When canals can be a feature to be one’s guide for exploring the city in a new way, why not look at all (former) waterways? I covered the largest and most important of them, the well known Dommel already. But anyone familiar with Eindhoven knows that more is available.
The map above shows most of them. For the map aficionados among you: check out these interactive maps of the Dommel Water Authority:
Waterway corridors that are fun to follow are:
The Ekkersrijt/Groote Beek. One way of doing it is starting in Son & Breugel, where the Groote Beek joins the Dommel. The confluence is in a little park behind the old church tower under an impressive old tree. One can follow the Groote Beek (as it is called here), mostly on a muddy trail next to it to near the old bridge crossing the Wilhelmina canal Ekkersrijt industrial park. Best to make your way as straight forward as possible through this area to Blixembosch East by way of the bicycle tunnel (under the highway) behind Ikea. Immediately after the tunnel , take a right and you’ll enter the great natural zone of the Aanshotse beemden. At its end, cross the Huizingalaan and follow the waterway park through the Achtse Barriere to where the Ekkersrijt (as it is called from here onward) flows parallel to the highway and can be followed on muddy trails all the way to where the railway tracks block your way.
The Oude Gracht in Woensel East, formely called the Dooie Gracht is a dead arm of the Dommel and makes for nice green corridor through three neighbourhoods and connects at both ends to the Dommel , so one can walk/run a nice circuit.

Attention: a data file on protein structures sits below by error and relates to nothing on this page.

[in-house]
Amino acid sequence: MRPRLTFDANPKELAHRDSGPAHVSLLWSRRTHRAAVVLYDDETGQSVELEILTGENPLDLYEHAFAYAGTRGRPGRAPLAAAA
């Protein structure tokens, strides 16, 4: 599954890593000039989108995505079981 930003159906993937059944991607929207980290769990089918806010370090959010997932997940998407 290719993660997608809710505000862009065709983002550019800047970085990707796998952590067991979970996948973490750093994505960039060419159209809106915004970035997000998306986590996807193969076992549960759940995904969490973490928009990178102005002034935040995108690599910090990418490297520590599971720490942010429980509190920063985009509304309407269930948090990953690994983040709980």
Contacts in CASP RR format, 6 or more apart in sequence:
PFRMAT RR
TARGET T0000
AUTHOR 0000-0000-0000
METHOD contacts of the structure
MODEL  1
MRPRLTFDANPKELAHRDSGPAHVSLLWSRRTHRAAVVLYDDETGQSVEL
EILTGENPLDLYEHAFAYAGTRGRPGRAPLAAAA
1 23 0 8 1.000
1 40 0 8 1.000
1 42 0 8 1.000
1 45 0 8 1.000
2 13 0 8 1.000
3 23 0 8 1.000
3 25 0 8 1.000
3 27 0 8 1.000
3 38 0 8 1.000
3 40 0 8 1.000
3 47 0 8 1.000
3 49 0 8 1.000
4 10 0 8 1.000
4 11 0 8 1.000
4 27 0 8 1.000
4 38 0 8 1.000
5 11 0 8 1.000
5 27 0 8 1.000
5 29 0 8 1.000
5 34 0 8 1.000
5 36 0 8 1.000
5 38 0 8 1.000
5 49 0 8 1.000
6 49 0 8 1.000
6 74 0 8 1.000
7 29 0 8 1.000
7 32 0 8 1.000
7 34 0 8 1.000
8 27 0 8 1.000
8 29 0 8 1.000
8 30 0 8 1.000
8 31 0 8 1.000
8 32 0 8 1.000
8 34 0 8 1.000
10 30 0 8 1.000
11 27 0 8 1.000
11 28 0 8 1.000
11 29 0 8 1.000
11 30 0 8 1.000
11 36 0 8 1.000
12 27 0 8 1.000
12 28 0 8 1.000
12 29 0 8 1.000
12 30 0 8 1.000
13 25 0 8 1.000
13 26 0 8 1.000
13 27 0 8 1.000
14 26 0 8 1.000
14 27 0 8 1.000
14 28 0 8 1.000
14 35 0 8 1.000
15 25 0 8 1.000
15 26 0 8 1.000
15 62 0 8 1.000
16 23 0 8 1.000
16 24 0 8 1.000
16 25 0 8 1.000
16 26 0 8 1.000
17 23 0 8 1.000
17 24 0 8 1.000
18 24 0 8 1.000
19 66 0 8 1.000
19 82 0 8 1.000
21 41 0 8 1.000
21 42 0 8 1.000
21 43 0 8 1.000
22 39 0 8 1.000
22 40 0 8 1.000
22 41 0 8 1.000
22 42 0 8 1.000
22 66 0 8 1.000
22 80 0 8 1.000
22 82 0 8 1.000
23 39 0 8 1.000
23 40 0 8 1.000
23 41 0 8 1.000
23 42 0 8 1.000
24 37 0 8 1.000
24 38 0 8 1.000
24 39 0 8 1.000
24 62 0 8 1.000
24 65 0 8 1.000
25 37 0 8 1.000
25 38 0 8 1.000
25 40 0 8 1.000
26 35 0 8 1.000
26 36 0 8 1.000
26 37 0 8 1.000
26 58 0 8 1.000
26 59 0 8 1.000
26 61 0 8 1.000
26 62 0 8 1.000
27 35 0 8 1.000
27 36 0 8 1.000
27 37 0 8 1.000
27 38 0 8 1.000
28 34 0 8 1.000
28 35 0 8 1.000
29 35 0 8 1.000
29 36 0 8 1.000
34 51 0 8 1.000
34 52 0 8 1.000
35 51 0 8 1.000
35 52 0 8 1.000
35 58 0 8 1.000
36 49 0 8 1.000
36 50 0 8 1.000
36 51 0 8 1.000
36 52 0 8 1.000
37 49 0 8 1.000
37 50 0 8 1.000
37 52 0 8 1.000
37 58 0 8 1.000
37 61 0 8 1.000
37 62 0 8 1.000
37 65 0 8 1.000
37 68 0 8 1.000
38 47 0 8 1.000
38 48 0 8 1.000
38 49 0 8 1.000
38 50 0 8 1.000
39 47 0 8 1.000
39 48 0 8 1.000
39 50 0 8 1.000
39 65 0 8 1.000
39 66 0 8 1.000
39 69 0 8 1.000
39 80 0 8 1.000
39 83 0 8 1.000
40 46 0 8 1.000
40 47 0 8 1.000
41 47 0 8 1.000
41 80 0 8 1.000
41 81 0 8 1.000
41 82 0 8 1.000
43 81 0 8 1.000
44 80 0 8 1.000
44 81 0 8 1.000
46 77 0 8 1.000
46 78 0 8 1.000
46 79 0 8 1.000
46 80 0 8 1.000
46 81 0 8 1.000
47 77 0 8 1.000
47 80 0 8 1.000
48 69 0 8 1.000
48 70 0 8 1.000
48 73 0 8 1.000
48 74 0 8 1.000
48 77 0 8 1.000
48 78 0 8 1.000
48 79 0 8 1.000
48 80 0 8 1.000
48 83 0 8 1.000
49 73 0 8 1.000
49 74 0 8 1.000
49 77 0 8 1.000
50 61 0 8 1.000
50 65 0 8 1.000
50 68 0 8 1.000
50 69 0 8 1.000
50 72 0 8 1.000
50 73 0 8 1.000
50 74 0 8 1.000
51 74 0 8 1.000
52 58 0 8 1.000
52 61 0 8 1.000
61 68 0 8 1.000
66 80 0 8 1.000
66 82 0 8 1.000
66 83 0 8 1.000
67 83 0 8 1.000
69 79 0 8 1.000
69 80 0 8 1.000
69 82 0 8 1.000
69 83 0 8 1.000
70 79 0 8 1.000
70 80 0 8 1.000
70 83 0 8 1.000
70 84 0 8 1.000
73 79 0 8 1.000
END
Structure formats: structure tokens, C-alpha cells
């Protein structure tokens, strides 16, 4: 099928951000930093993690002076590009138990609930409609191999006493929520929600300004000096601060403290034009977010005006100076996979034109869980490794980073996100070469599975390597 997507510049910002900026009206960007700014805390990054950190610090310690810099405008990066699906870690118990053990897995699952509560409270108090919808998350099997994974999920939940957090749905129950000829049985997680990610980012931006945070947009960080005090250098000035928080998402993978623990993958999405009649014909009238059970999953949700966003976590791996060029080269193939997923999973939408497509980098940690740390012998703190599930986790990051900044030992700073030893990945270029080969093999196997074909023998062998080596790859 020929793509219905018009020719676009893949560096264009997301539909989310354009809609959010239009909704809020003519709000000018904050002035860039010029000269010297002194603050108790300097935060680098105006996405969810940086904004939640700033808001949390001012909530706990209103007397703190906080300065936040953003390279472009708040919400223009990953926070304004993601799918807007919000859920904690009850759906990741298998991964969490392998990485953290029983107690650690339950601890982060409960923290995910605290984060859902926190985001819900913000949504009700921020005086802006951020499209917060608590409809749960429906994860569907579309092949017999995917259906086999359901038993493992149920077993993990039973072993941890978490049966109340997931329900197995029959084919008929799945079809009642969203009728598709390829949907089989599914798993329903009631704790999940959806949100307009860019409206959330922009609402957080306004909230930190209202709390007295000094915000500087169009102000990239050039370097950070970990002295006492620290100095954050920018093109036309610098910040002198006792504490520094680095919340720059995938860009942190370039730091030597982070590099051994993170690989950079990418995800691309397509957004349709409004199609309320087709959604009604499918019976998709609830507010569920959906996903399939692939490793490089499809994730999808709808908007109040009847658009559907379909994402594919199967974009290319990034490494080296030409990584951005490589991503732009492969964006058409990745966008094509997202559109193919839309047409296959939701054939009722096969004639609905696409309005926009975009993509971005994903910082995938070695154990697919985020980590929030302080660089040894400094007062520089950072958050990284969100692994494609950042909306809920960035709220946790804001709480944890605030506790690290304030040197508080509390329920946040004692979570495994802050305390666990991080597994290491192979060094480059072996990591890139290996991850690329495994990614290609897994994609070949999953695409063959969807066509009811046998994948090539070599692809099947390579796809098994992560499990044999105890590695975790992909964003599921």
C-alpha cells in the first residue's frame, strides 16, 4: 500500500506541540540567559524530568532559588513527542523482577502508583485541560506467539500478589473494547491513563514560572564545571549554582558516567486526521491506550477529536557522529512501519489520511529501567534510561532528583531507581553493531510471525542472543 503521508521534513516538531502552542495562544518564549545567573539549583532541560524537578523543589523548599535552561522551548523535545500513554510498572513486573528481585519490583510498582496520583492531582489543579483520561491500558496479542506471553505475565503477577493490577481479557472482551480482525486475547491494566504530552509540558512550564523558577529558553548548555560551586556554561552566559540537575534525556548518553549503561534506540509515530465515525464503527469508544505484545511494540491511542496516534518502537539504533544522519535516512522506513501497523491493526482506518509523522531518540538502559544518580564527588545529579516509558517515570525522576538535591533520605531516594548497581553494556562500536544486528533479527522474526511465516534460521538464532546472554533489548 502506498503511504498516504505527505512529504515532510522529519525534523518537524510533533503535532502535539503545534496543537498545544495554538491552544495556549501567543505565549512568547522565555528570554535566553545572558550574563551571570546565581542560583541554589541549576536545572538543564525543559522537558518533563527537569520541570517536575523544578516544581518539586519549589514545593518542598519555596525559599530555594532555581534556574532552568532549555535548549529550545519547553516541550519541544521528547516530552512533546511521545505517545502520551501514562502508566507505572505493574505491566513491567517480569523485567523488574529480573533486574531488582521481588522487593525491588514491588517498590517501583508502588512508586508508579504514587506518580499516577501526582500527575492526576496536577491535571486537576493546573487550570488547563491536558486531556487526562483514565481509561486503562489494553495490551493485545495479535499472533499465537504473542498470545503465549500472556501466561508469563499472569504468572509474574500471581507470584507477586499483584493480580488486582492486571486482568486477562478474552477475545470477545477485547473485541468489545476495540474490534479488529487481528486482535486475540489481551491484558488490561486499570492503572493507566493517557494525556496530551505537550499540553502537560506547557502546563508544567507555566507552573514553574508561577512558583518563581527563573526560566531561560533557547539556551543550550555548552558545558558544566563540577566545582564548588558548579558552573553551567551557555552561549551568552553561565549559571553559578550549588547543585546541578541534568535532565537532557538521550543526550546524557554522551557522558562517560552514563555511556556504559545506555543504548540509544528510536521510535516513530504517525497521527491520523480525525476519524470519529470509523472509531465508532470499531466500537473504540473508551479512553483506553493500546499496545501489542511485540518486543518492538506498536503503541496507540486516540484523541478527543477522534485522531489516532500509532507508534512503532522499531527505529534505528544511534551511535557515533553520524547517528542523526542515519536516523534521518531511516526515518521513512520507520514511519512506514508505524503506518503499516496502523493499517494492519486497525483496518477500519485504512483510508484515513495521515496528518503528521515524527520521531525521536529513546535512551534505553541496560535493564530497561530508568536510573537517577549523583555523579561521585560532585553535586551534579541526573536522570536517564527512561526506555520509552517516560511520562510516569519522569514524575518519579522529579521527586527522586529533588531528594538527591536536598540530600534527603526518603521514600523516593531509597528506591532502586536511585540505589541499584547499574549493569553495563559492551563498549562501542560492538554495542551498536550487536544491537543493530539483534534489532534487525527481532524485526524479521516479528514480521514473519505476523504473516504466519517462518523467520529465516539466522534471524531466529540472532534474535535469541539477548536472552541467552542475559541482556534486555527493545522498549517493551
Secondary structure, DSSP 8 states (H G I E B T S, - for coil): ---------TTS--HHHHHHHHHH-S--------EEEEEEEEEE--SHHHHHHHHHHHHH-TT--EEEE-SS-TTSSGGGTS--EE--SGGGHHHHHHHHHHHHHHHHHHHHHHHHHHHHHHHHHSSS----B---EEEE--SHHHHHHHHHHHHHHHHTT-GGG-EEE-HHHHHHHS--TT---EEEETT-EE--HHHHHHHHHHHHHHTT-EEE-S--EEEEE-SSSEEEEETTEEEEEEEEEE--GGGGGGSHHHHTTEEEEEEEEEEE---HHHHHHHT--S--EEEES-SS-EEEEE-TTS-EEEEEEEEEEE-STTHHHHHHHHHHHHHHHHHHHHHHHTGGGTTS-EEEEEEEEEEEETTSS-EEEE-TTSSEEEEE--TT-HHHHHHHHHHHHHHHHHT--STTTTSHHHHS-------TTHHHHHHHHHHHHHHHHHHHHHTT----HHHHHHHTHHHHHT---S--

The Gender makes for another nice urban park, especially until it hits the Afwateringskanaal, and has trails on both banks. ls easily combined with the Dommel. But why not continue once beyond the Afwateringskanaal, through the Genderbeemd neighbourhood, to the other side of the highway, and on through Veldhoven, see how far you get!
The Tongelreep South of the Ring (Boutenslaan) makes for a great stream hugging trail all the way to the highway. Easily combined with the Genneper Parken but often overlooked by those not living close by.
Anyone looking at the map will see that Stratum has two water corridors that are not (former) rivers – or at least I cannot find info that describes which these would have been – but which make for green corridors through that part of town: the Jan van Eyckgracht and green zone (including the Sint Bonifacius park) from the Ring to close to Riel.
It also pays off to too look at streams when leaving the city, because they often make for great walks. Unfortunately the development of continuous river hugging trails is by far not complete but close look at the VisitBrabant interactive hiking map will reveal many longer sections where you can stay next to the river on (often muddy – take the right footwear) trails. And beyond that, an exploratory mindset will reveal sections not indicated on even that map. Examples ofv streams to explore are the Kleine Dommel, The Run(graaf), and the Keersop.
Let me end with something that is sure to lighten your mood: